of an investigation or the issuance of an enforcement action neither nullifies nor mitigates the violation.40
10.
Finally, TSA asserts that it has a history of compliance with the Rules that warrants a
reduction of the proposed forfeiture.41 We disagree. When evaluating a petitioner's compliance history,
we take into account the number of violations (including concurrent violations)42 and their duration.43
In this instance, TSA operated station KSC8 after the expiration of the station's license and without
authorization for approximately five years.44 Based on the extended duration of TSA's operation

37 As stated in the NAL, the Commission will not consider a claim of inability to pay unless the petitioner submits
"(1) federal tax returns for the most recent three-year period; (2) financial statements prepared according to
generally accepted accounting practices; or (3) some other reliable and objective documentation that accurately
reflects the petitioner's current financial status." NAL, 23 FCC Rcd at 7642, para. 16; see also, e.g., Bureau
D'Electronique Appliquee, Inc.
, Forfeiture Order, 20 FCC Rcd 17893, 17899900, para. 19 (Enf. Bur. 2005)
(forfeiture paid) (declining to reduce the forfeiture amount in the absence of adequate documentation supporting an
inability to pay claim, despite petitioner's claims that payment of the forfeiture would result in "`grave consequences
to the company'" and negatively impact employees).
38 See NAL Response at 5. In its NAL Response, TSA asserts that it "took immediate steps" to remedy the
violation. See id. Although TSA does not identify the specific steps it took, we assume that TSA is referring to its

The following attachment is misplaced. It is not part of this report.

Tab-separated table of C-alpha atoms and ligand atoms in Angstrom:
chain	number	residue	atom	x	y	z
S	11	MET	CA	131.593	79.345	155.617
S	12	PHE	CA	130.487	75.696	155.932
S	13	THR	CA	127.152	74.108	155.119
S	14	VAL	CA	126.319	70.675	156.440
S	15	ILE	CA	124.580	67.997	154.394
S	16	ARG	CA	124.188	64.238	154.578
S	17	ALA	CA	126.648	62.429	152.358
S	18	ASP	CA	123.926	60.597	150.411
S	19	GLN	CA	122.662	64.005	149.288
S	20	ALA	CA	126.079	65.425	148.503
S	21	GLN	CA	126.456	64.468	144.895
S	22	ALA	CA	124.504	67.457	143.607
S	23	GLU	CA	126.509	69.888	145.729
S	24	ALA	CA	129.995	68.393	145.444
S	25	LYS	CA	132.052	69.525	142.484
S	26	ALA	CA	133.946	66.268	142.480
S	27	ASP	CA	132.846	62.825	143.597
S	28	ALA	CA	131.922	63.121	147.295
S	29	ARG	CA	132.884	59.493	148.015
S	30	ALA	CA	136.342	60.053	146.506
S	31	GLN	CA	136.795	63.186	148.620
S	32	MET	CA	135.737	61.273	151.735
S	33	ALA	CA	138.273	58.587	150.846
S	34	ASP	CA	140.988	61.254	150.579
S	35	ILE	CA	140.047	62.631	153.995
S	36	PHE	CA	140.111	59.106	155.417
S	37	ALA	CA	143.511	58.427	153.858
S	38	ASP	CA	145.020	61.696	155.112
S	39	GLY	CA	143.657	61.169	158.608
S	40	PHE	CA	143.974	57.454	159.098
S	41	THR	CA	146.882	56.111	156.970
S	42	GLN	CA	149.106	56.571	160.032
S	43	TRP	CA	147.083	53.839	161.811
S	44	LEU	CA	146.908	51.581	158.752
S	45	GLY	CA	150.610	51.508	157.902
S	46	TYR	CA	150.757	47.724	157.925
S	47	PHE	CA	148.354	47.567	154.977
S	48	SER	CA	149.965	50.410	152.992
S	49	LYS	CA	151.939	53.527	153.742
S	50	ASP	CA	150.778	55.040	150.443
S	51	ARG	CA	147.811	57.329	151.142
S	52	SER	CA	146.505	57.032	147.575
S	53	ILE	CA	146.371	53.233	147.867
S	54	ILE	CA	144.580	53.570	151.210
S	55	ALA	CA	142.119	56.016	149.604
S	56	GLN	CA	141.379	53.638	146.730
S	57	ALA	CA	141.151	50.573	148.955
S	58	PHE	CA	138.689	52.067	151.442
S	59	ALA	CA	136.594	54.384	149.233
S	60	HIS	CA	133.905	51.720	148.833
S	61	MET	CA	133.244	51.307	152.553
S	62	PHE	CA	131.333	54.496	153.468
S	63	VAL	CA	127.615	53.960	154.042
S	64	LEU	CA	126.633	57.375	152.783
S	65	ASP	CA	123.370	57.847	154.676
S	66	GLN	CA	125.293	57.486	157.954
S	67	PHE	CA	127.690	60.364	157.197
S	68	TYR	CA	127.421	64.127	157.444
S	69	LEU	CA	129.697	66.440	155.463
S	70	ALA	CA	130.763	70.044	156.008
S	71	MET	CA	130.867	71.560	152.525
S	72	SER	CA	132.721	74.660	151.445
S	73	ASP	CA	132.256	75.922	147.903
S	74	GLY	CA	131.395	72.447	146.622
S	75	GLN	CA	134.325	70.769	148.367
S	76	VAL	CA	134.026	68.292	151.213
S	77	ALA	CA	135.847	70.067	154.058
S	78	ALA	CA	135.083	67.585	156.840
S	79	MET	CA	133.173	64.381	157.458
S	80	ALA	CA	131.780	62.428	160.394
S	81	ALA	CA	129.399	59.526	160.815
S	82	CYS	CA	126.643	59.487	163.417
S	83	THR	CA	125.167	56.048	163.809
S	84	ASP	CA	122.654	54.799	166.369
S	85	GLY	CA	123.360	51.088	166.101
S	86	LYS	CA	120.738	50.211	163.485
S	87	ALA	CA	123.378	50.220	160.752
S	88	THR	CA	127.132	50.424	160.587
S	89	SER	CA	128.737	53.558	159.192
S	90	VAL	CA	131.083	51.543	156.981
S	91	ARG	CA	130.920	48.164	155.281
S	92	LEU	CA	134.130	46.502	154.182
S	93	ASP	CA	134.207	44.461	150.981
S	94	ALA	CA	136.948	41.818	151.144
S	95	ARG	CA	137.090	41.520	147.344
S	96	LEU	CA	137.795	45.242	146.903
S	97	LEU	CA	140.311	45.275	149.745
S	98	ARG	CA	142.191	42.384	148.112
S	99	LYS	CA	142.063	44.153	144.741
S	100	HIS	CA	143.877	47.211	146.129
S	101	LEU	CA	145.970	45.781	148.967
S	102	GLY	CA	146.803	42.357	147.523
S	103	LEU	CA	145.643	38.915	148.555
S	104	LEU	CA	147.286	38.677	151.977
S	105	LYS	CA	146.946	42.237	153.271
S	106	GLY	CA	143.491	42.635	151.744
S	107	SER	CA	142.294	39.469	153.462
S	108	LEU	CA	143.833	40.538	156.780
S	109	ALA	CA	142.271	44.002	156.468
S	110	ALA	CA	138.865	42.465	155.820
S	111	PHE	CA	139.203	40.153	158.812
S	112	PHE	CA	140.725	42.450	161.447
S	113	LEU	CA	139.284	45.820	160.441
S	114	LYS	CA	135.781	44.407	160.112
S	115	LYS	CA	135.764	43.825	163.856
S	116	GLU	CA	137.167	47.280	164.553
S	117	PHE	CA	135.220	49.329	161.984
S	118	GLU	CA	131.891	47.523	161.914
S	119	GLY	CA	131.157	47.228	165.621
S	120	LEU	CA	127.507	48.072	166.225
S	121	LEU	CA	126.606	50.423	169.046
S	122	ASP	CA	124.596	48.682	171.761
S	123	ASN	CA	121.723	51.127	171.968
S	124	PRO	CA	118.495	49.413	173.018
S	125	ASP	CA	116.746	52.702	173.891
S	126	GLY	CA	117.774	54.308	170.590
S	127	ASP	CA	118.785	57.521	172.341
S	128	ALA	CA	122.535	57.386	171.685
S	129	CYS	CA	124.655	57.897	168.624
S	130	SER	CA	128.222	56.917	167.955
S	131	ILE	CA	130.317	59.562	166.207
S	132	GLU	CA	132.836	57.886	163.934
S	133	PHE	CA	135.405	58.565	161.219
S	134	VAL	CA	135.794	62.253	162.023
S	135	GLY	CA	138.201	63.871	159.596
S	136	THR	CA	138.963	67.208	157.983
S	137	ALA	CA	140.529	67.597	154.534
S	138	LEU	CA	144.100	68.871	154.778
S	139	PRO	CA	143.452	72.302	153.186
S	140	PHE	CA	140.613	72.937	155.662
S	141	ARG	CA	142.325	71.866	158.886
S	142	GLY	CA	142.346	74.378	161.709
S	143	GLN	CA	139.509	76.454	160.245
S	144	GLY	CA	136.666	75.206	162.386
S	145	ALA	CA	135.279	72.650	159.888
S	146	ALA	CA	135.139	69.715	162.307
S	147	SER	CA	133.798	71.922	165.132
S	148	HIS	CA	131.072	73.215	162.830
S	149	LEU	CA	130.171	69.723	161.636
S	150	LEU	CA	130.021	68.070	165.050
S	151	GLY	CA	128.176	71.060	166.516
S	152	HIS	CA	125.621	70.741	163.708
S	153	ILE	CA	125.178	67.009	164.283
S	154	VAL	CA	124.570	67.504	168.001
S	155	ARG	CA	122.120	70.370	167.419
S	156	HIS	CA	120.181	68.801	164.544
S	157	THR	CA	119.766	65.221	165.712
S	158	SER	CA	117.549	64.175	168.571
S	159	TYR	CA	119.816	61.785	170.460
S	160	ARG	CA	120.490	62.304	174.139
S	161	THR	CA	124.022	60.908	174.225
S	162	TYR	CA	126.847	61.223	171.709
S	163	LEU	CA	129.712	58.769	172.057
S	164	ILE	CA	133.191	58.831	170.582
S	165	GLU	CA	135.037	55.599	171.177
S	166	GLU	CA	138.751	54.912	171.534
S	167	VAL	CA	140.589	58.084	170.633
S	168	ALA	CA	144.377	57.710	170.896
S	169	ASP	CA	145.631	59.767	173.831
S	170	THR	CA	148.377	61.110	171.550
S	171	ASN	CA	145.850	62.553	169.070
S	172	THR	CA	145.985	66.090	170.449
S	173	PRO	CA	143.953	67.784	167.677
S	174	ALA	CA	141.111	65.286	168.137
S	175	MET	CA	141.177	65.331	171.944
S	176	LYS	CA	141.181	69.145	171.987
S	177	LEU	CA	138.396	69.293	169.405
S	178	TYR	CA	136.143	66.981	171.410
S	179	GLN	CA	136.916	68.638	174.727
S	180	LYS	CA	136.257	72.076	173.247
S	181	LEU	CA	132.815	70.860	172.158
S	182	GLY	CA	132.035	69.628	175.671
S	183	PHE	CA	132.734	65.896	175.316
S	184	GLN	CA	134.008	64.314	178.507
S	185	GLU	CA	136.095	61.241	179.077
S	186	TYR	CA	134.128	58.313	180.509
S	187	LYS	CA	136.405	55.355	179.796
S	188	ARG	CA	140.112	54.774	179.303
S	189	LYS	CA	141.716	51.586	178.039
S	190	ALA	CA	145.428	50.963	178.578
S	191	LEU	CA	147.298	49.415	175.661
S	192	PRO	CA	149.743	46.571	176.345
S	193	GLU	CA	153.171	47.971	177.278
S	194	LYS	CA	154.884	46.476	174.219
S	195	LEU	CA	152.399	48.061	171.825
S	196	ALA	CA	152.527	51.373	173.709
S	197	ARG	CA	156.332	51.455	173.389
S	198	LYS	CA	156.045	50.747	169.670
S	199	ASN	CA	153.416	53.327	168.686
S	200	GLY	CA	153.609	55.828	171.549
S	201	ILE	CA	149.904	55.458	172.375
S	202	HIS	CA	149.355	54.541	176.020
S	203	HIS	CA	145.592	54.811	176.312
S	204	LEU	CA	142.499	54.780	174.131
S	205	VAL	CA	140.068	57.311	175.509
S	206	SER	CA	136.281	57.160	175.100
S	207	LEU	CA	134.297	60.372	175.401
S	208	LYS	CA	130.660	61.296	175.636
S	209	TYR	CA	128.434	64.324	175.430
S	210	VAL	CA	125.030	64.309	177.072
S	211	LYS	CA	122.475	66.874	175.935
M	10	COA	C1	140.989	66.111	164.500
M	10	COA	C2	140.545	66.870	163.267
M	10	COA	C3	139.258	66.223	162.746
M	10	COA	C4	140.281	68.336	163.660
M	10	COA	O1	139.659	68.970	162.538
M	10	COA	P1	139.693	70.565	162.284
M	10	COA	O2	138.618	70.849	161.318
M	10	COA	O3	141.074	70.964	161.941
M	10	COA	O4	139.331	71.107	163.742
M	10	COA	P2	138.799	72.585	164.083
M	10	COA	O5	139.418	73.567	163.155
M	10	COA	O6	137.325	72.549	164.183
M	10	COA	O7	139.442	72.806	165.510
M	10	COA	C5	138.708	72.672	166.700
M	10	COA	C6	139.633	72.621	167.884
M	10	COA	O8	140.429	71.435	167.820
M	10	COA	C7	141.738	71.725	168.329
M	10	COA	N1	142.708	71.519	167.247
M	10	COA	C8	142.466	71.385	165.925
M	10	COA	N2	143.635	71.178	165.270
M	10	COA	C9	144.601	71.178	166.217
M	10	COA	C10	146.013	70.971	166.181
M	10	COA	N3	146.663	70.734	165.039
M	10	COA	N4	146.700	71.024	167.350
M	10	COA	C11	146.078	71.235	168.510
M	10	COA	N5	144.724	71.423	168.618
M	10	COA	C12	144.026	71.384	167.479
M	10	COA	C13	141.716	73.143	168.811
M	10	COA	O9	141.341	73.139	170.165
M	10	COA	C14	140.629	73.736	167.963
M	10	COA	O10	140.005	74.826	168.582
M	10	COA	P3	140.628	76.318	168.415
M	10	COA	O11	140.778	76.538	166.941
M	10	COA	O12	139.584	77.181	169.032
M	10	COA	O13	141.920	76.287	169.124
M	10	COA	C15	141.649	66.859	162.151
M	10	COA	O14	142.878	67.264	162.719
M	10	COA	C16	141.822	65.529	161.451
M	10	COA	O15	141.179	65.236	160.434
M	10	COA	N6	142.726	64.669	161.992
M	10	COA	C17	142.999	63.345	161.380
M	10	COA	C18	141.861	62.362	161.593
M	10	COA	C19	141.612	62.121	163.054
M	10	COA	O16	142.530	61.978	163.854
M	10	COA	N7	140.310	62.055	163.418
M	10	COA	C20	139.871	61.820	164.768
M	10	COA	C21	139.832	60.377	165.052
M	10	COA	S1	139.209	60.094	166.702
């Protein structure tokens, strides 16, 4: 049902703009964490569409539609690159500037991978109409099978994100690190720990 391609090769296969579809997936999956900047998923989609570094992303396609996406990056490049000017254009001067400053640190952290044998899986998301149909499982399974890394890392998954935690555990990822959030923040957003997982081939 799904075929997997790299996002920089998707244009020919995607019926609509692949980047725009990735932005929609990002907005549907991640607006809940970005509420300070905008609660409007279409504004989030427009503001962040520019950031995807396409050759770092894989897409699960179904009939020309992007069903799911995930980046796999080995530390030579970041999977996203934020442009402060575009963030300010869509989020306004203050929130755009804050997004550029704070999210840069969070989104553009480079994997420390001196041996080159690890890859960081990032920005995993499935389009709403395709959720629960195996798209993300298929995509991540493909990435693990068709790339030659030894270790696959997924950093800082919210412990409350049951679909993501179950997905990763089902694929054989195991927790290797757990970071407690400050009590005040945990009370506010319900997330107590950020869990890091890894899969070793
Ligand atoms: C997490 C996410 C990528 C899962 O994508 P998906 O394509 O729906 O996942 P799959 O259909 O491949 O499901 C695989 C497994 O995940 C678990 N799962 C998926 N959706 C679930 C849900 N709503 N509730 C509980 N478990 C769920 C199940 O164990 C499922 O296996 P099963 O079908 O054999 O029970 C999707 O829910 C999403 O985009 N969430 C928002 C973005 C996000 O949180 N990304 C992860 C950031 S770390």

filing on October 1, 2008, of an application for a new station authorization.
39 See id. at 6 (indicating that TSA posted certain notices to remind staff members of the obligation to file a timely
renewal application for TSA's current station license).
40 See, e.g., Behringer USA, Inc., Forfeiture Order, 22 FCC Rcd 10451, 10459, para. 19 (2007) (forfeiture paid).
41 See NAL Response at 5.
42 See, e.g., Paulino Bernal Evangelism, Memorandum Opinion and Order, 21 FCC Rcd 9532, 9536, para. 12 (Enf.
Bur. 2006) (in determining whether a licensee has a history of overall compliance, offenses need not be "prior" to be
considered), review granted in part, denied in part, Order on Review, 23 FCC Rcd 15959 (2008); see also
Discussion Radio,
19 FCC Rcd at 7438, para. 15 (holding that a licensee's continued operation of a station without
authorization and the failure to timely seek Commission authority for such operations constitute separate violations
warranting the assessment of separate forfeitures).
43 See, e.g., Emigrant Storage, 27 FCC Rcd at 8920, n.26 ("The relative duration of a violation is a critical factor;"
failure to take this factor into consideration would create "perverse incentives."). Recently, we have upwardly
adjusted
the recommended base forfeitures where unauthorized operations continued for extended periods of time.
See, e.g., BASF, 25 FCC Rcd at 17303, para. 11 (five years of unauthorized operation); Call Mobile, 26 FCC Rcd at
7778, para. 12 (two and a half years).
44 See NAL, 24 FCC Rcd at 7641, para 11. TSA's unlawful operation of station KSC8 continued for approximately
five years (from September 22, 2003, when the license for station KSC8 expired, until October 2, 2008, when the
new station license was granted). See id. at 7639, para. 4. While Section 503(b)(6) of the Act, 47 U.S.C.